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Whether by car, bike or electric scooter, transportation is changing in and around Louisville. This week on In Conversation with Rick Howlett, we looked at construction, cancelled projects and plans to change how people get around in Louisville.
Our guests were:
- Ferdinand Risco Jr. — Interim Executive Director of the Transit Authority of River City
- Cathy Hinko — Executive Director of the Metropolitan Housing Coalition
- Jeff O’Brien — Director of Develop Louisville
Metropolitan Housing Coalition Executive Director Cathy Hinko said transportation intersects with housing, and is often critical for people in Louisville to succeed. But she says there is disproportionate access to public transit, and that decisions through the Transportation Policy Committee, which decides how federal transportation money is spent in Louisville, disenfranchises west Louisville residents.
“We know that this Transportation Policy Committee, which meets at a time and place that no one using public transit can get to, is making decisions about making left-hand turns into Walmarts instead of enhancing transit,” Hinko said. “The one thing they’re genius about is keeping people from attending [their meetings].”
Since the Transit Authority of River City changed its farecard system, some people say the service has improved. Ricky Lester at a bus stop on Bardstown Road said TARC’s new card system has worked well for him and has made things more efficient. The same goes for Jamal White, who was refilling his card’s balance at TARC’s downtown building.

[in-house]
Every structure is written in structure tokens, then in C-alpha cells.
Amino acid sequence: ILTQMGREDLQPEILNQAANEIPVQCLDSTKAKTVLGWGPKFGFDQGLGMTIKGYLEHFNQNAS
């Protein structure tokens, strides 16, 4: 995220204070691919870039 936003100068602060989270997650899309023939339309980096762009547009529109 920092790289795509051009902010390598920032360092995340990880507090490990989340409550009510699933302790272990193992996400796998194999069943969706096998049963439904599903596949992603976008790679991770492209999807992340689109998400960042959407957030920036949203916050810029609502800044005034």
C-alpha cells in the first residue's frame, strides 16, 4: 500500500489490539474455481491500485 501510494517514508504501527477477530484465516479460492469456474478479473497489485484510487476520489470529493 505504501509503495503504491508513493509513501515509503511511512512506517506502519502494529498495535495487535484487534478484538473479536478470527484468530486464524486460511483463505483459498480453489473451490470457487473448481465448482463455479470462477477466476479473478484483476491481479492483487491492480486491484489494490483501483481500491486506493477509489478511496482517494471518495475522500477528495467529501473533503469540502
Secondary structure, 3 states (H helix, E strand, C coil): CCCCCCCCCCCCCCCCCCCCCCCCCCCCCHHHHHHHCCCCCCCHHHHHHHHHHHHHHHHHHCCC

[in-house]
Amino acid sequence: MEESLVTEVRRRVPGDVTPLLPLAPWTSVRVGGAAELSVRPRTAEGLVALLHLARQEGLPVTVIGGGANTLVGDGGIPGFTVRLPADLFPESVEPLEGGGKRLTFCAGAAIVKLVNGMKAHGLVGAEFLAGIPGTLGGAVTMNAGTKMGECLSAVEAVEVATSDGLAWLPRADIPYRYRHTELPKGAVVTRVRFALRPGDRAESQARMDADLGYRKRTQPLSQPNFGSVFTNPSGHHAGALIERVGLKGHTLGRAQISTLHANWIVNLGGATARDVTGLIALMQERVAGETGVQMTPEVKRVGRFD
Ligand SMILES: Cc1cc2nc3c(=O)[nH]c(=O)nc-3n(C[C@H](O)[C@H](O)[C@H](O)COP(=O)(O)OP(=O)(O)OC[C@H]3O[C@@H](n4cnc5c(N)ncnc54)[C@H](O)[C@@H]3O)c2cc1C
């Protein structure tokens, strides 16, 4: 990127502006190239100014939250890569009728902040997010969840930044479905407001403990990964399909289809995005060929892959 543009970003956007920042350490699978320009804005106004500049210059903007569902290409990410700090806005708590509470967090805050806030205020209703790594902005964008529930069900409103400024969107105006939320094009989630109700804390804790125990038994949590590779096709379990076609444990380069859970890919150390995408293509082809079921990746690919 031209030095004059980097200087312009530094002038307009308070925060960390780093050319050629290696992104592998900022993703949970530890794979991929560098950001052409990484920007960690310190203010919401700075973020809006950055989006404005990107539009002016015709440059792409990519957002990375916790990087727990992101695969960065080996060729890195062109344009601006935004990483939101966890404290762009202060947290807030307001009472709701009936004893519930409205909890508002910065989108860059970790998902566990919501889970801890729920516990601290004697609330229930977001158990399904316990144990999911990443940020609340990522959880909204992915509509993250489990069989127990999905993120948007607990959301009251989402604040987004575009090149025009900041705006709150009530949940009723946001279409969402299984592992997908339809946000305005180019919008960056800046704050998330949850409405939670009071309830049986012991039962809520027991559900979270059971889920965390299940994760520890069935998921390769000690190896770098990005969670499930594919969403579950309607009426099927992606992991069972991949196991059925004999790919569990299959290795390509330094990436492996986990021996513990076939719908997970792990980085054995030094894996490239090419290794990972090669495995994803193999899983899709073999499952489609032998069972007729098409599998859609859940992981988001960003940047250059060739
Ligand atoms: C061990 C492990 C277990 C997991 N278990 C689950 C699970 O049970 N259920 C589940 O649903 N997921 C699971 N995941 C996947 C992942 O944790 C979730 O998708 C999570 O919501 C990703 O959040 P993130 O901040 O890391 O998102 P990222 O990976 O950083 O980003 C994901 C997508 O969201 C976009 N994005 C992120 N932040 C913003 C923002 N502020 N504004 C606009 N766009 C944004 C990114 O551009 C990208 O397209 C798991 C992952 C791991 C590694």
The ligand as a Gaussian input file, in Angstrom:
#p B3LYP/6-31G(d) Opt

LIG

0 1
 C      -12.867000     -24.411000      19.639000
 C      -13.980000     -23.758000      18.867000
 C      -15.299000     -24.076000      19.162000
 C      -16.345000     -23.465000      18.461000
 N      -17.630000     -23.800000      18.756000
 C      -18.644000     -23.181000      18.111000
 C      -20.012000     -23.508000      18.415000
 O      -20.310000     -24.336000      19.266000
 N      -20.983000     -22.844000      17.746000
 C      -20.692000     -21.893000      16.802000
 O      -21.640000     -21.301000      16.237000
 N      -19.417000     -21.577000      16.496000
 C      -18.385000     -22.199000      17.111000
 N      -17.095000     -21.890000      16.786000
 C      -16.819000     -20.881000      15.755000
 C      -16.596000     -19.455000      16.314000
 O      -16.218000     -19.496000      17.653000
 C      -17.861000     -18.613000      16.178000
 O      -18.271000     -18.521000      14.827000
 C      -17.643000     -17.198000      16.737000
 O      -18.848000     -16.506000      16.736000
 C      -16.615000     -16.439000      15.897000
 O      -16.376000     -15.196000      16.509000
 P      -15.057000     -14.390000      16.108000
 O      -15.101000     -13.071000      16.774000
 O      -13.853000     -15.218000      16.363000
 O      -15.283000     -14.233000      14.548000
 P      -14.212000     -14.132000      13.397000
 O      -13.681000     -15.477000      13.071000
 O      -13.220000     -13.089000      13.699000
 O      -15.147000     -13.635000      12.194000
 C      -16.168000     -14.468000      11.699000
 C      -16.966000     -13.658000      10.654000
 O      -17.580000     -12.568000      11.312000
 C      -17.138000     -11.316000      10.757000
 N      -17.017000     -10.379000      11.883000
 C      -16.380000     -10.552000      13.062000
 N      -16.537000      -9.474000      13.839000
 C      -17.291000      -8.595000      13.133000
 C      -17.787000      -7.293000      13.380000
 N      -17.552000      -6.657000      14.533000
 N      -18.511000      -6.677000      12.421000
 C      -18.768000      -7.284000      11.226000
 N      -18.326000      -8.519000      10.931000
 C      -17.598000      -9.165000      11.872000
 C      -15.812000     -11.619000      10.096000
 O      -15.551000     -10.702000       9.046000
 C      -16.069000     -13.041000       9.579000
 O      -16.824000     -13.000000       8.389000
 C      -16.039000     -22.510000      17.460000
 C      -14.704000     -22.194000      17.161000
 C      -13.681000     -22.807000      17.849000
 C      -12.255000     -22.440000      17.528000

But both say there could be improvements, such as more timely bus schedules and a means to monitor bus locations. For some people in Louisville, transportation improvements are vital towards deciding whether or not they can work, and for almost any route in the city, travel via car is faster than by bus.
Using the interactive map below, compare your destination by bus and by car.
TARC Interim Executive Director Ferdinand Risco Jr. said a tool allowing people to monitor their scheduled bus’ location is coming, and acknowledged the organization’s rapid transit system could improve.
Looking forward, Develop Louisville Director Jeff O’Brien said updates to Dixie Highway and promoting other forms of transportation — like bicycles — will provide “critical” improvements and modernize the city.
“We really see bike lanes as an opportunity to provide an alternative option for people to get to and from work or school,” O’Brien said, adding that plans for a light rail were shelved years ago. “What we’re focused on now is in terms of any sort of premium transit option via bus rapid transit, rail, etc.”
Next Friday on In Conversation we’ll talk about medical marijuana and how the industry might affect Kentucky.
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